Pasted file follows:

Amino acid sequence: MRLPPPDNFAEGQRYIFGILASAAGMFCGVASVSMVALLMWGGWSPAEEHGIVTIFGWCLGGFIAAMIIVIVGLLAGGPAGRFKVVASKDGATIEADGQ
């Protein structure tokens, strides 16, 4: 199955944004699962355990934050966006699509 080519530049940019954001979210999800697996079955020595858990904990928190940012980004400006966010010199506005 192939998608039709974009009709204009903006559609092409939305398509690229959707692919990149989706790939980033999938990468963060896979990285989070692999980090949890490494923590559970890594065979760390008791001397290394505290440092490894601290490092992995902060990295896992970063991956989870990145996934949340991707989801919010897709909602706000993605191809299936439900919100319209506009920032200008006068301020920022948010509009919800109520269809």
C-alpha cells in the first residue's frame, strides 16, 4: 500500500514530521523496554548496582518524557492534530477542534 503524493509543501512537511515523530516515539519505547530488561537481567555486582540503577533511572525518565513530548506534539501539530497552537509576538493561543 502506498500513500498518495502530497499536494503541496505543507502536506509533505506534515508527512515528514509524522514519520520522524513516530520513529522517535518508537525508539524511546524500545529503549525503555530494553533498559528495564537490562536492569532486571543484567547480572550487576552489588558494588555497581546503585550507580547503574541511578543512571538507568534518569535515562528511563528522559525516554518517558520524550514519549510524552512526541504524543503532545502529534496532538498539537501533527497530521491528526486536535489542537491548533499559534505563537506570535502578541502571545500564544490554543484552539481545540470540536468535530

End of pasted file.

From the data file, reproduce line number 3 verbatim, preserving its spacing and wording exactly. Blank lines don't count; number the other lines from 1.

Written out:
C-alpha cells in the first residue's frame, strides 16, 4: 500500500514530521523496554548496582518524557492534530477542534 503524493509543501512537511515523530516515539519505547530488561537481567555486582540503577533511572525518565513530548506534539501539530497552537509576538493561543 502506498500513500498518495502530497499536494503541496505543507502536506509533505506534515508527512515528514509524522514519520520522524513516530520513529522517535518508537525508539524511546524500545529503549525503555530494553533498559528495564537490562536492569532486571543484567547480572550487576552489588558494588555497581546503585550507580547503574541511578543512571538507568534518569535515562528511563528522559525516554518517558520524550514519549510524552512526541504524543503532545502529534496532538498539537501533527497530521491528526486536535489542537491548533499559534505563537506570535502578541502571545500564544490554543484552539481545540470540536468535530